Sergeant Jackson rested in the living room while his platoon searched the rest of the house for a suspected insurgent. They found nothing suspicious, and the commander assumed he had received bad intelligence. Most of the raids I witnessed were dry holes. Before leaving, the commanding officer would occasionally compensate for damage by pressing a wad of soiled dinars or dollars into wary hands. Usually the platoon would leave without an apology to continue searching for their target, or return to base before insurgents had the chance to organize and attack.

March For Our Lives in New York for @voguemagazine. #marchforourlives @magnumphotos

March For Our Lives #marchforourlives in New York for @voguemagazine . @magnumphotos

Hi folks, I’m teaching a project incubator workshop in Amsterdam from 4/10-4/12 in partnership with MAGNUM And LensCulture. Along with some great speakers I’ll be teaching the steps to help you fully realize your projects. I’ll also be launching a new free Magnum project that I’ve been working on the past few months. Please join us! Link in profile.

Outside Mosul, Iraq. 2006. Soldiers raided a hamlet on the outskirts of Mosul after midnight on a winter weekend. Iraqi soldiers guarded the perimeter while a line of American soldiers moved up silently outside each house. A soldier kicked in the door and stood aside. The others entered with weapons raised, scanning the room rapidly with their flashlights and yelling commands in English and broken Arabic. A young family had been sleeping, and the dirt floor was a tangle of blankets and thin mattresses. A soldier grabbed the Iraqi closest to the door and shoved him against the wall, forcing his arms behind his back. As he held his prisoner there, the soldier complained that the scene was bound to be misrepresented by a photograph taken out of context. A second Iraqi awoke with a start and fumbled for something under the blanket. Hawk, the unit’s Kurdish interpreter, took several long steps and punched him sharply in the face, dazing him. Another soldier slammed him to the ground. A search of the compound turned up a cache of weapons and explosive materials. Three men were detained.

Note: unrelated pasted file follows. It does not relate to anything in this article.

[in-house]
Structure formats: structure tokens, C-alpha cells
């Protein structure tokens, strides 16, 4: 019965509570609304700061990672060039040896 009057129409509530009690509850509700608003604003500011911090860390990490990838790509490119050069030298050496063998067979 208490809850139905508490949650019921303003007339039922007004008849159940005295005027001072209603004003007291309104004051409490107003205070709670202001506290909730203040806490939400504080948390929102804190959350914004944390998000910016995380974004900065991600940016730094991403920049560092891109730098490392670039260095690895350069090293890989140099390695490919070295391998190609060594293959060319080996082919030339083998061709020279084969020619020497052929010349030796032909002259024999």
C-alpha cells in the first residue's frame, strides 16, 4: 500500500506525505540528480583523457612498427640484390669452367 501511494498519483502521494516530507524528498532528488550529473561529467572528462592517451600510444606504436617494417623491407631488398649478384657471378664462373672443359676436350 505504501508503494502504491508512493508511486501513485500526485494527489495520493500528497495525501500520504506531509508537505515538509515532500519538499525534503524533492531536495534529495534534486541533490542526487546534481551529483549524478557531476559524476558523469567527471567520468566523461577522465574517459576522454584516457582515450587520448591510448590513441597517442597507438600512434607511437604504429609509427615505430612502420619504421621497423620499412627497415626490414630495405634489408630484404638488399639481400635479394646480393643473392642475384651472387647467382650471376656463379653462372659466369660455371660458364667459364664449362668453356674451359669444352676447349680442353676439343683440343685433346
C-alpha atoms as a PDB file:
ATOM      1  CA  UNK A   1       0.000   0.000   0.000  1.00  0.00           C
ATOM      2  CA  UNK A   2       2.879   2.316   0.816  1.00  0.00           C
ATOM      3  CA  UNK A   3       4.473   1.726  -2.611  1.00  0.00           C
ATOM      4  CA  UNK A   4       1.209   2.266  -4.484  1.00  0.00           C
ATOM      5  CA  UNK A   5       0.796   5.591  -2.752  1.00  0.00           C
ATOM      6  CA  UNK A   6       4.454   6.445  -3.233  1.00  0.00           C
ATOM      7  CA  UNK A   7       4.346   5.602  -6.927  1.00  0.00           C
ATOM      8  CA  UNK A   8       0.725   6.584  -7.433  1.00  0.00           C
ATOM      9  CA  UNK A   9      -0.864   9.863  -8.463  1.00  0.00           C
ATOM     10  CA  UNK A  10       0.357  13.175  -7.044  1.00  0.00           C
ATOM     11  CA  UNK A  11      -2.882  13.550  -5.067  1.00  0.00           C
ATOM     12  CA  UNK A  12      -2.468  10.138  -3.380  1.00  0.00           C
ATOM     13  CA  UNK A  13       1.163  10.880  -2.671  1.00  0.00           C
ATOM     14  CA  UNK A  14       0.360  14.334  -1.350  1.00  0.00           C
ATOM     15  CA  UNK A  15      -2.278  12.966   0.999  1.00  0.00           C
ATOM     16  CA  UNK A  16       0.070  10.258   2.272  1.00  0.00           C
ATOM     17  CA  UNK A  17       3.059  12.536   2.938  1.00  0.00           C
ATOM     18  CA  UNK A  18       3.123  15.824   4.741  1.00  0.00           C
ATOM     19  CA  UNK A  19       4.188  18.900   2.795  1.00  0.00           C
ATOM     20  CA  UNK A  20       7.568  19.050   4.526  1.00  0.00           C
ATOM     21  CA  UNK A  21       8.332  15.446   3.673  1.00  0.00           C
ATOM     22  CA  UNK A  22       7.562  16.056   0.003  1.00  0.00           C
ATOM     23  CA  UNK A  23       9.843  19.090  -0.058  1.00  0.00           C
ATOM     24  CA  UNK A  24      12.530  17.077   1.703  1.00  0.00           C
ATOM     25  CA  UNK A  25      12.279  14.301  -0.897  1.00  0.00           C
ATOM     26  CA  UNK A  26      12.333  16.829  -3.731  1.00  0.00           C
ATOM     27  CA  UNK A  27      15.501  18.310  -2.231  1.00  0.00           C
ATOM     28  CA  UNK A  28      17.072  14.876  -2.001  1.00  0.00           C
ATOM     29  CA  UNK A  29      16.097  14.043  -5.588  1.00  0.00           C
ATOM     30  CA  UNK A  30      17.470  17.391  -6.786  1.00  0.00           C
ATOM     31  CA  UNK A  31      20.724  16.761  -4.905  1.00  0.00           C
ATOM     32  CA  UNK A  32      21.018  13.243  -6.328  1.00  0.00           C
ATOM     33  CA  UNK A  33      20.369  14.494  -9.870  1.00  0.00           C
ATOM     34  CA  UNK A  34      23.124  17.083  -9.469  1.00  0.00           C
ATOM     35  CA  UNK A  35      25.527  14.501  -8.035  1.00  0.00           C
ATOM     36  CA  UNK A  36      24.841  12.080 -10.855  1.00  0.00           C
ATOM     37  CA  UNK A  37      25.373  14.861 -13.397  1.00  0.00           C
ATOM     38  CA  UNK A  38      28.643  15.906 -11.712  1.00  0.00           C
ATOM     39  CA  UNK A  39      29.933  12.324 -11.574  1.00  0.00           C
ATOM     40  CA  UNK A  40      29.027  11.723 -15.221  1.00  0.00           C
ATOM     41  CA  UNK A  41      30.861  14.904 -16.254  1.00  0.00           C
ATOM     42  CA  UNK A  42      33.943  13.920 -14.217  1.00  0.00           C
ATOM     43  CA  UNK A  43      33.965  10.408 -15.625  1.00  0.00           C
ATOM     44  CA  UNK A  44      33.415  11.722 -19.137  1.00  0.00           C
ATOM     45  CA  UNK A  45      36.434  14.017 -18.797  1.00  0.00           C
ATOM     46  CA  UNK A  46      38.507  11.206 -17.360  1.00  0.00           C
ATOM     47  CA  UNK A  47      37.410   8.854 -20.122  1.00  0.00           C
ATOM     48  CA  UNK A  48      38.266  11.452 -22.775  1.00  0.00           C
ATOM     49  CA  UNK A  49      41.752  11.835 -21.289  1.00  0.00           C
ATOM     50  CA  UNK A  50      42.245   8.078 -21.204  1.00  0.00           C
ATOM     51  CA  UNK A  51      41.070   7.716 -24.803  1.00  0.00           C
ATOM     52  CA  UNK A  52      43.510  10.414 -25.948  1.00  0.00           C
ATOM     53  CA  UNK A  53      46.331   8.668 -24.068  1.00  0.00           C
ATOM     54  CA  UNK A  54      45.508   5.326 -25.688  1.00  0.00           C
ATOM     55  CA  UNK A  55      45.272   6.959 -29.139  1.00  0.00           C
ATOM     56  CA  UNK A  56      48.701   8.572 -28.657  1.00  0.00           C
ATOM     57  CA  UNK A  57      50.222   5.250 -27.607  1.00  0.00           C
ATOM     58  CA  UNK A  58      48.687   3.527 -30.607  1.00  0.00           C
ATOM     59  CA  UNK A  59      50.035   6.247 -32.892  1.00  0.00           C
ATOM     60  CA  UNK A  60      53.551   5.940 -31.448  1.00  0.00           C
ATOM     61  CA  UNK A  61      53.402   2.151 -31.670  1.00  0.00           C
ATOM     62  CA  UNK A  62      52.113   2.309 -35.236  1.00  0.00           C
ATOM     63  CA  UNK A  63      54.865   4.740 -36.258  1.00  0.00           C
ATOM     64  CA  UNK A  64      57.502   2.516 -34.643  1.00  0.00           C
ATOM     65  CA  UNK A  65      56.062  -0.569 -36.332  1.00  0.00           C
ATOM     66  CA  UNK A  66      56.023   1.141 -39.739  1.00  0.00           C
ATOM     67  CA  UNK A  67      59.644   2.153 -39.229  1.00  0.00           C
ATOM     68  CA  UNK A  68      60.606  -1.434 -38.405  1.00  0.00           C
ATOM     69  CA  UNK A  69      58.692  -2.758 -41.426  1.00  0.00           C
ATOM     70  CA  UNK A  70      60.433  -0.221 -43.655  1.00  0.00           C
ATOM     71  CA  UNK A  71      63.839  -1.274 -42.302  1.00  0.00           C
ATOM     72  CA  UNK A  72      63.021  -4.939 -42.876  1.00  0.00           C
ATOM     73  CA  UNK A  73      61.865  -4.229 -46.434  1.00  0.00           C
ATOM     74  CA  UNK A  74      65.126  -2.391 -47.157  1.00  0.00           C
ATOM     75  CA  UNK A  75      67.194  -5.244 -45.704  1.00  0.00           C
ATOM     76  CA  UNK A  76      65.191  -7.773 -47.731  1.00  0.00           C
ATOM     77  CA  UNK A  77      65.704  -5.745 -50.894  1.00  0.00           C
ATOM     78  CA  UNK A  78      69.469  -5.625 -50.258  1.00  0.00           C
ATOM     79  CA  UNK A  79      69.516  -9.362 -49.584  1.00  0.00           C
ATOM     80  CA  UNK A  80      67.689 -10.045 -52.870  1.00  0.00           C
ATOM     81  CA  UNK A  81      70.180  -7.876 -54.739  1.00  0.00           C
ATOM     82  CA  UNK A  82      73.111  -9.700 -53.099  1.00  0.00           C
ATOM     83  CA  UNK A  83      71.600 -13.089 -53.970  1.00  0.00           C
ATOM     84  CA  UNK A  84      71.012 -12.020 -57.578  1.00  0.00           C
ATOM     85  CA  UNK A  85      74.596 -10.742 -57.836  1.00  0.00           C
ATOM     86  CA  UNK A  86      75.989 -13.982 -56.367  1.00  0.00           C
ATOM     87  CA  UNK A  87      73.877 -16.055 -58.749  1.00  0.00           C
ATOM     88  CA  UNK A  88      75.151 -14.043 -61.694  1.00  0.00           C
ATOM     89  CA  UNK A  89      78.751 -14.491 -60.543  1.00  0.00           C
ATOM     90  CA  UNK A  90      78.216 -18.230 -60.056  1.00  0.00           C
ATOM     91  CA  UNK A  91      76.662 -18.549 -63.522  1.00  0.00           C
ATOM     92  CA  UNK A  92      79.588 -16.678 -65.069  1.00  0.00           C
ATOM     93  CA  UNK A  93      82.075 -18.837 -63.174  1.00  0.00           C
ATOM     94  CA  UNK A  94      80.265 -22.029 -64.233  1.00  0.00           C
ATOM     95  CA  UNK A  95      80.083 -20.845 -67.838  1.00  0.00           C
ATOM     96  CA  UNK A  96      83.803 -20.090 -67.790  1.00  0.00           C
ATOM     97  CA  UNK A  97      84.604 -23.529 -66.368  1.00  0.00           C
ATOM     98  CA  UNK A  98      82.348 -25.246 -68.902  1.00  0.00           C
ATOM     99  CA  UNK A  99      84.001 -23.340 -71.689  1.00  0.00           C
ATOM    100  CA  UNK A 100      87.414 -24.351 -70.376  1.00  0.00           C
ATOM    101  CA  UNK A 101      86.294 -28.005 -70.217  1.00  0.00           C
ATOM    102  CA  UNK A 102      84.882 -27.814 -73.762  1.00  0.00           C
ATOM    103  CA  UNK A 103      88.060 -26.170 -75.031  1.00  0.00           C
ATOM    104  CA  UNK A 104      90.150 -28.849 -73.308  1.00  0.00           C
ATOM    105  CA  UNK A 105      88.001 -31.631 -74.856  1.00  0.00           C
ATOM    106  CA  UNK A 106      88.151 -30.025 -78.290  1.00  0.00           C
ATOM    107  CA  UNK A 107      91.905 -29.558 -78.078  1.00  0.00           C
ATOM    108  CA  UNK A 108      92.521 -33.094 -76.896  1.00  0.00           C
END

Mosul. Iraq. 2006. I was sleeping in a nearby Army base when the echo of an explosion from Mosul startled me awake. I walked over to the motor pool as a column of Stryker armored vehicles rolled in. A few men hurried past me, their faces tightly drawn. I joined the next patrol heading into town and was told there had been a suicide bombing. Nine people had been killed and twenty-three wounded in a crowded café during the breakfast hour. The Strykers stopped down the street from the blast site, and we walked to the gaping hole in the block of buildings. The soldiers had stopped by the Abu-Ali restaurant many times for sugary tea or a chat with the friendly owner. Now bits of flesh and scorched food, splinters of furniture and crockery choked the floor. The streets were empty except for a few curious bystanders. The patrol moved to the hospital to check on the victims. Ali, the owner, lay on one of the beds. Only his nose and lips were visible beneath the bandages, and they were caked in dried blood. He did not survive the day.

Outside Mosul. 2006. Now 15 years of war.